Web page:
Prime Trust C&D: State of Nevada Says Financial Condition “Critically Deficient,” Material Breach of Fiduciary Duties

Prime Trust, once one of the most successful Fintechs serving the securities crowdfunding industry, is now insolvent, according to a document filed by the State of Nevada, Department of Business and Industry, Financial Institutions Division (NFID). In a cease and desist (C&D) order, NFID claims that Prime Trust has negative equity of over $12 million and the company’s financial condition has “deteriorated to a critically deficient level.”

NFID reports that it launched a “safety and soundness examination” in November of 2022, which remains open and ongoing.

In the past few days, the fortune of the custody provider has changed dramatically. Earlier this month, rumors circulated that Prime Trust had a cash crunch – only to receive a white knight offer from BitGo to acquire the firm. That changed this past week when BitGo announced it had terminated the acquisition agreement, and now we know why.

NFID states that Prime Trust has failed to safeguard assets under custody and, as of this past week, was unable to honor customer withdrawals.

The reverberations of Prime Trust becoming insolvent have impacted the operation of some customers. In a Tweet last Thursday from Securitize, a digital securities platform, stated:

“Securitize Markets’ operations are temporarily affected in the following ways: our Cash Balance feature and secondary trading through the Securitize Markets alternative trading system have been paused, and we are accelerating our transition to a new custodian, which was already in progress. We expect this to be completed and trading to resume as normal in approximately one month.”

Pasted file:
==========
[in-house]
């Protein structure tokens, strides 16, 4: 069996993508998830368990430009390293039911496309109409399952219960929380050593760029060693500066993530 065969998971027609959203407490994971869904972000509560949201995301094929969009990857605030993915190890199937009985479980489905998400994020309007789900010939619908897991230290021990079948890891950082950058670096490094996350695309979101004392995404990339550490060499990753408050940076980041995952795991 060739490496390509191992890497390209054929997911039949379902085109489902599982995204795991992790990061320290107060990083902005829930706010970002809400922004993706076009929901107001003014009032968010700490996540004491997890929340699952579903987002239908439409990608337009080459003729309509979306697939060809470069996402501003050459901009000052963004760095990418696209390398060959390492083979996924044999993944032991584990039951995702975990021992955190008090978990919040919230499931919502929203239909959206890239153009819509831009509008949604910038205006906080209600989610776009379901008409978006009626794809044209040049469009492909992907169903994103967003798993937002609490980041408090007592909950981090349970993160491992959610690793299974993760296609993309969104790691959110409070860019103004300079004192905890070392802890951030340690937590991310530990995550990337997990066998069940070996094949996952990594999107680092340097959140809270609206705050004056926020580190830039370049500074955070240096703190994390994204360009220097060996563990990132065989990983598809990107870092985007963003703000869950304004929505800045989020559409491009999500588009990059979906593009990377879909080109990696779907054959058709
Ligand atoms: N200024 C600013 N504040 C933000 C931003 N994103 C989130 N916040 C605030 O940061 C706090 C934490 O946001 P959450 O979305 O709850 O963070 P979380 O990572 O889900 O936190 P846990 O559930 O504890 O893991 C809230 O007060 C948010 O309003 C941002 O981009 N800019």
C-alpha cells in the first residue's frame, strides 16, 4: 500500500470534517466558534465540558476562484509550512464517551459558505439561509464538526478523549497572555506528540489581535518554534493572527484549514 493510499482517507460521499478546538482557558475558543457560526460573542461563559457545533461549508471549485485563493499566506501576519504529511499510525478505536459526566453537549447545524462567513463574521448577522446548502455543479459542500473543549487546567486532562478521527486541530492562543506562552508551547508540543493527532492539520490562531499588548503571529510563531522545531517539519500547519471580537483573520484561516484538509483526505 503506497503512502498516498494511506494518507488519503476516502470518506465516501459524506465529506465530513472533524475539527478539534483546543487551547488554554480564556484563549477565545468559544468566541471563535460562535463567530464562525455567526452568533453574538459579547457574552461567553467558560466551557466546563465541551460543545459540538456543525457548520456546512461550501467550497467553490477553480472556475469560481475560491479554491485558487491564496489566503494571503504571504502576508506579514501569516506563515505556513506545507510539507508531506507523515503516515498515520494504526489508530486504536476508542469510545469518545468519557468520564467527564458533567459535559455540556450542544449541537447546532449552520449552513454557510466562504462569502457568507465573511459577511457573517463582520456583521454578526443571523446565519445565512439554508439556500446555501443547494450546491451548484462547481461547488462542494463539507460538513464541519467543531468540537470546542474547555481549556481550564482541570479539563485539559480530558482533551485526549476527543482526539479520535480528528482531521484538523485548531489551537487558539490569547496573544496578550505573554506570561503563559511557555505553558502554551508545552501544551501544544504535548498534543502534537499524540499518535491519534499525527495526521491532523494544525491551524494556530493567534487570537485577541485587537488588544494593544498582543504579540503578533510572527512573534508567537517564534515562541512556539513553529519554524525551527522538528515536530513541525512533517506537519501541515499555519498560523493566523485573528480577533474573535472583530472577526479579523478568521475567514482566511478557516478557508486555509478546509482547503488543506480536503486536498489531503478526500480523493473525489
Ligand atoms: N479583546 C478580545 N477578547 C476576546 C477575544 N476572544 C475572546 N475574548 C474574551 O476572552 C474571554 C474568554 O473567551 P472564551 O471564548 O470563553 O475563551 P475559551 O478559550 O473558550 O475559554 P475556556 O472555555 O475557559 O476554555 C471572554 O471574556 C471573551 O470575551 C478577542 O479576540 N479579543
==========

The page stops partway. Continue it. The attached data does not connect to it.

Securitize assured its followers that investor funds would be protected, and in the event funds are impacted, the company would “ensure investors are made whole.”

Ram Ahluwalia, a frequent commenter on capital markets and Fintech, launched a Tweet thread with some interesting insight into why the C&D is so alarming, alluding to the possibility of fraud.

Ahluwalia did compliment the speedy action by the NFID on locking down Prime Trust.

There will be plenty of time to look back and decipher what went wrong. Not so long ago, in 2022, Prime Trust had just raised $180 million and appeared to be well-positioned for further growth. One insider told CI that the team that took over following the founder’s exit simply did not understand securities (and had little interest in learning). At the same time, Prime Trust had migrated away from more traditional exempt security offerings to the digital asset ecosystem, which was awesome until it wasn’t. In 2022/2023 multiple digital asset firms failed, including the spectacular demise of FTX – which has harmed the entire crypto industry.


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